Only 1 sorority is left

Freshmen Delta Chi brothers Justin Gunsallis and Tyler Murray collect money from sophomore Megan Gamber.

Abigail Gontis

Freshmen Delta Chi brothers Justin Gunsallis and Tyler Murray collect money from sophomore Megan Gamber.

Rachel Logan, Copy Editor

After a recent temporary suspension of Kappa Zeta, Pitt-Johnstown is home to only one social sorority out to four social fraternities.

Finance and Administration Vice President Amy Buxbaum, also a Campus Title IX coordinator, said that there is no violation of equal opportunity for men and women.

“(Pitt-Johnstown) does not organize these groups or recruit for them. We simply provide equal opportunities for both sororities and fraternities to organize on campus.

“This is different than varsity athletics programs, which we actively organize and direct, which are subject to Title IX.”

A memorandum from the federal Department of Education, dated May 3, 1989, noted the difference between social Greek life and professional, service or honorary Greek life. Title IX, the memo says, applies to service and honorary organization in that they may not exclude members based on gender.

“Under Title IX and the implementing regulation, the membership practices of social fraternities and sororities are specifically excluded from coverage if the active membership consists primarily of students in attendance at institutes of higher education, and the fraternity or sorority is exempt from taxation under the Internal Revenue Code.”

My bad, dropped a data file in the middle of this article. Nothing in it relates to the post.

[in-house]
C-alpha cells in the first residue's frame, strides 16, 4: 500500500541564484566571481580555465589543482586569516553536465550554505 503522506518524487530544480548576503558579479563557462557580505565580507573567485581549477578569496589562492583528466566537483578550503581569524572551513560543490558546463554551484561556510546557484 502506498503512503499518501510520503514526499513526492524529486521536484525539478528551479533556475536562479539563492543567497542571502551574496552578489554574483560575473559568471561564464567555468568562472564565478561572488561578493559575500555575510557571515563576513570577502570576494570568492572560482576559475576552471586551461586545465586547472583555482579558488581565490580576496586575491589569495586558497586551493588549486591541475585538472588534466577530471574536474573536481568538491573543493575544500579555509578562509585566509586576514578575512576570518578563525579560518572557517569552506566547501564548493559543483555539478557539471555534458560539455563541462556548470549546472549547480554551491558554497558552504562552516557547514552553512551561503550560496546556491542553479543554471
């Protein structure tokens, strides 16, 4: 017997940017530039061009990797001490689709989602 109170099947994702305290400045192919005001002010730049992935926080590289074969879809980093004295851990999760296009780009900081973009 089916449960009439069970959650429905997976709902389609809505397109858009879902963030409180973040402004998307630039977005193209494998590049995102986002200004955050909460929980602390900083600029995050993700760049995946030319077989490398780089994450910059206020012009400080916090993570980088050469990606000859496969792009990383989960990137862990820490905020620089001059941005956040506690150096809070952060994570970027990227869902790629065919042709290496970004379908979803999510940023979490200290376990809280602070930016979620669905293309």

Pitt-Johnstown administrators thus do not guarantee the presence of equal Greek life opportunities on campus. Student Affairs Vice President Shawn Brooks said such matters stay on the student level, unless things go awry.

According to Brooks, there have been as many as four social sororities on campus in recent years, but two have been suspended for possible hazing, and one has been removed by its national sponsor.

Brooks said that those looking to organize a social fraternity or sorority on campus could connect with the national organization they wish as a sponsor, then petition the Pan-Helenic council.

“It’s a separate process for recognition. It doesn’t rise to the administrative level. Our role is very limited unless things go absolutely haywire.”

Currently, the sorority Alpha Gamma Delta is eligible to return to campus if they wish to recolonize, a process that takes about half a year, Brooks said.

Greek Affairs Director Shaun Hemphill did not respond to attempts to contact him.

The president of the remaining sorority on campus, Phi Sigma Sigma, declined comment.